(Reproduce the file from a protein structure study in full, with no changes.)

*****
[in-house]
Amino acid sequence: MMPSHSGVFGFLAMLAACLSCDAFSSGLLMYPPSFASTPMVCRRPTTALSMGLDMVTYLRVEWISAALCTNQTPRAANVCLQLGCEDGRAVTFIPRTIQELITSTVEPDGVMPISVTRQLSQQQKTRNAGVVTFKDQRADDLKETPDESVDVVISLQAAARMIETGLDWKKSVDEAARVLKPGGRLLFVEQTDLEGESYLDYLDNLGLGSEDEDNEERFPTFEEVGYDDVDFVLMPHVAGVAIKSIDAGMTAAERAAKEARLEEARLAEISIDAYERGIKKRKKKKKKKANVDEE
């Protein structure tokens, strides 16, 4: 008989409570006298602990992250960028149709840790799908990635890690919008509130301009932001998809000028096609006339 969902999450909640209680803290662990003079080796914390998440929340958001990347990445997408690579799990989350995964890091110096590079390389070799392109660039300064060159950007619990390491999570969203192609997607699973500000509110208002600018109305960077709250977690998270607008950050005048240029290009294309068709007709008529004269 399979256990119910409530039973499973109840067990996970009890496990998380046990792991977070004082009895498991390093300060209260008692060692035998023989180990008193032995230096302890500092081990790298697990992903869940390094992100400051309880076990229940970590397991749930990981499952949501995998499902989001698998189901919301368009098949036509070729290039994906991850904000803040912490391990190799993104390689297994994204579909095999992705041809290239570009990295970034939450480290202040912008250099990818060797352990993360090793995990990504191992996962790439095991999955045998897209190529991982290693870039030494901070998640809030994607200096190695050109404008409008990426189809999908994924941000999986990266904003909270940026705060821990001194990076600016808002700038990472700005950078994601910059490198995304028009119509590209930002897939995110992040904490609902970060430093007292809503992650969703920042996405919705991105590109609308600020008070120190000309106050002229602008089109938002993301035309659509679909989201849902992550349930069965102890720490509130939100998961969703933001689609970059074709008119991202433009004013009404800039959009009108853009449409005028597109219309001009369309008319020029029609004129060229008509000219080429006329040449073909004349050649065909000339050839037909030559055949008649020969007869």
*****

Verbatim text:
[in-house]
Amino acid sequence: MMPSHSGVFGFLAMLAACLSCDAFSSGLLMYPPSFASTPMVCRRPTTALSMGLDMVTYLRVEWISAALCTNQTPRAANVCLQLGCEDGRAVTFIPRTIQELITSTVEPDGVMPISVTRQLSQQQKTRNAGVVTFKDQRADDLKETPDESVDVVISLQAAARMIETGLDWKKSVDEAARVLKPGGRLLFVEQTDLEGESYLDYLDNLGLGSEDEDNEERFPTFEEVGYDDVDFVLMPHVAGVAIKSIDAGMTAAERAAKEARLEEARLAEISIDAYERGIKKRKKKKKKKANVDEE
């Protein structure tokens, strides 16, 4: 008989409570006298602990992250960028149709840790799908990635890690919008509130301009932001998809000028096609006339 969902999450909640209680803290662990003079080796914390998440929340958001990347990445997408690579799990989350995964890091110096590079390389070799392109660039300064060159950007619990390491999570969203192609997607699973500000509110208002600018109305960077709250977690998270607008950050005048240029290009294309068709007709008529004269 399979256990119910409530039973499973109840067990996970009890496990998380046990792991977070004082009895498991390093300060209260008692060692035998023989180990008193032995230096302890500092081990790298697990992903869940390094992100400051309880076990229940970590397991749930990981499952949501995998499902989001698998189901919301368009098949036509070729290039994906991850904000803040912490391990190799993104390689297994994204579909095999992705041809290239570009990295970034939450480290202040912008250099990818060797352990993360090793995990990504191992996962790439095991999955045998897209190529991982290693870039030494901070998640809030994607200096190695050109404008409008990426189809999908994924941000999986990266904003909270940026705060821990001194990076600016808002700038990472700005950078994601910059490198995304028009119509590209930002897939995110992040904490609902970060430093007292809503992650969703920042996405919705991105590109609308600020008070120190000309106050002229602008089109938002993301035309659509679909989201849902992550349930069965102890720490509130939100998961969703933001689609970059074709008119991202433009004013009404800039959009009108853009449409005028597109219309001009369309008319020029029609004129060229008509000219080429006329040449073909004349050649065909000339050839037909030559055949008649020969007869």